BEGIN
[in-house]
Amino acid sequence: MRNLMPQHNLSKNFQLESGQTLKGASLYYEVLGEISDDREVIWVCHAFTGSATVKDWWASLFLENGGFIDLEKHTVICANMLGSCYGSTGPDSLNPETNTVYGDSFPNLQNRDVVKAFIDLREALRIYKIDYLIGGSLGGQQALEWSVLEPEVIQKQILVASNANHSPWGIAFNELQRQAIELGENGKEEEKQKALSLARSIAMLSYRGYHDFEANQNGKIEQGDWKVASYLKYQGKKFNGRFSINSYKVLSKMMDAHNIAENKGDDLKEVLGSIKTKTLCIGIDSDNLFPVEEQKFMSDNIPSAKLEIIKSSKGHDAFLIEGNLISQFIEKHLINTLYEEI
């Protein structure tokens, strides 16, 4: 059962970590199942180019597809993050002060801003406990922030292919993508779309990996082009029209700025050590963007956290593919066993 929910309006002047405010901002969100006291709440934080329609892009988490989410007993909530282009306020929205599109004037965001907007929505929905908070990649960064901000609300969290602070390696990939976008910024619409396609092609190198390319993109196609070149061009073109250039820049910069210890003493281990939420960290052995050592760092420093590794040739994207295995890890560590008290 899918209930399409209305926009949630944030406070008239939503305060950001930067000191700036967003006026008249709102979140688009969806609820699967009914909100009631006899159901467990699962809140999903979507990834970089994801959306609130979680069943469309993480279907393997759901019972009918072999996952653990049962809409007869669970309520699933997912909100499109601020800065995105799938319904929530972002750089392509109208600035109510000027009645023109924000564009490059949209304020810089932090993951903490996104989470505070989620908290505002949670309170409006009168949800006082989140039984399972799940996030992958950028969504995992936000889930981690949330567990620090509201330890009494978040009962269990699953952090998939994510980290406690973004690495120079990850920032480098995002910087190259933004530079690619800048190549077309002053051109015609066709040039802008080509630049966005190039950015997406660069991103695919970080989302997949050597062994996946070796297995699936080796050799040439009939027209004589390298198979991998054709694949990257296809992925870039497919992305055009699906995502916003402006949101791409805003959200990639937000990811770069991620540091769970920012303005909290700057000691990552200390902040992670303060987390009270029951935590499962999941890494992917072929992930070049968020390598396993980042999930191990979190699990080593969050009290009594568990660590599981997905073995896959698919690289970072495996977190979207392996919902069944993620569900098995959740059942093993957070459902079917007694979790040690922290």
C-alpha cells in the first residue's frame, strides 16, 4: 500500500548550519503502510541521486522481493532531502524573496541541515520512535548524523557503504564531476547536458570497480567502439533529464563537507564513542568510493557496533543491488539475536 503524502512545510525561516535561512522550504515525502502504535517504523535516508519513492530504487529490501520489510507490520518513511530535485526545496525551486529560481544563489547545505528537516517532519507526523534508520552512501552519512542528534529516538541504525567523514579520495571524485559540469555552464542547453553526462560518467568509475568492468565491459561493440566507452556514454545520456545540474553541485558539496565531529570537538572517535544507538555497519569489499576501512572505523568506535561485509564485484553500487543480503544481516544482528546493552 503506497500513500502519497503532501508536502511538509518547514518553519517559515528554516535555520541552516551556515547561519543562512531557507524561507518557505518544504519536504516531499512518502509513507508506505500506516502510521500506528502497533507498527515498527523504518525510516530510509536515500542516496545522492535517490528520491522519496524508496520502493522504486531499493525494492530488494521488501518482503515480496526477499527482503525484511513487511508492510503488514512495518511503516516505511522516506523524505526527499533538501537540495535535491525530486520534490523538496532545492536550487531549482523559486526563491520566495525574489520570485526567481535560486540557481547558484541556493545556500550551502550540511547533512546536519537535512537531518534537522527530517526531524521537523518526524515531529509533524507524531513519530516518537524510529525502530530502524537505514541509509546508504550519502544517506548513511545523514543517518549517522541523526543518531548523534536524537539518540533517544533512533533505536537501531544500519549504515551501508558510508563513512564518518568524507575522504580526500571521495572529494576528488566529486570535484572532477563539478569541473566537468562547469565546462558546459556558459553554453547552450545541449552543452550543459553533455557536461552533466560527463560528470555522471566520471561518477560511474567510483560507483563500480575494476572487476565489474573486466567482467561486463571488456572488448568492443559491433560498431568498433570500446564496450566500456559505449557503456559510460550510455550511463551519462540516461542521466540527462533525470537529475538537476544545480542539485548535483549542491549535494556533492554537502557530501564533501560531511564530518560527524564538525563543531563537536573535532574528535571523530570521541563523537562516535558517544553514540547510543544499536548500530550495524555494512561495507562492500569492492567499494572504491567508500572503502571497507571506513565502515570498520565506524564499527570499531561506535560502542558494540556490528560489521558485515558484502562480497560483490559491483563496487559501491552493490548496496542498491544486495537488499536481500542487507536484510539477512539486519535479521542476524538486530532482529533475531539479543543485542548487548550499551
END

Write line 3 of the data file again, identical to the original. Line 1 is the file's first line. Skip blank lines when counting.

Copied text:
């Protein structure tokens, strides 16, 4: 059962970590199942180019597809993050002060801003406990922030292919993508779309990996082009029209700025050590963007956290593919066993 929910309006002047405010901002969100006291709440934080329609892009988490989410007993909530282009306020929205599109004037965001907007929505929905908070990649960064901000609300969290602070390696990939976008910024619409396609092609190198390319993109196609070149061009073109250039820049910069210890003493281990939420960290052995050592760092420093590794040739994207295995890890560590008290 899918209930399409209305926009949630944030406070008239939503305060950001930067000191700036967003006026008249709102979140688009969806609820699967009914909100009631006899159901467990699962809140999903979507990834970089994801959306609130979680069943469309993480279907393997759901019972009918072999996952653990049962809409007869669970309520699933997912909100499109601020800065995105799938319904929530972002750089392509109208600035109510000027009645023109924000564009490059949209304020810089932090993951903490996104989470505070989620908290505002949670309170409006009168949800006082989140039984399972799940996030992958950028969504995992936000889930981690949330567990620090509201330890009494978040009962269990699953952090998939994510980290406690973004690495120079990850920032480098995002910087190259933004530079690619800048190549077309002053051109015609066709040039802008080509630049966005190039950015997406660069991103695919970080989302997949050597062994996946070796297995699936080796050799040439009939027209004589390298198979991998054709694949990257296809992925870039497919992305055009699906995502916003402006949101791409805003959200990639937000990811770069991620540091769970920012303005909290700057000691990552200390902040992670303060987390009270029951935590499962999941890494992917072929992930070049968020390598396993980042999930191990979190699990080593969050009290009594568990660590599981997905073995896959698919690289970072495996977190979207392996919902069944993620569900098995959740059942093993957070459902079917007694979790040690922290």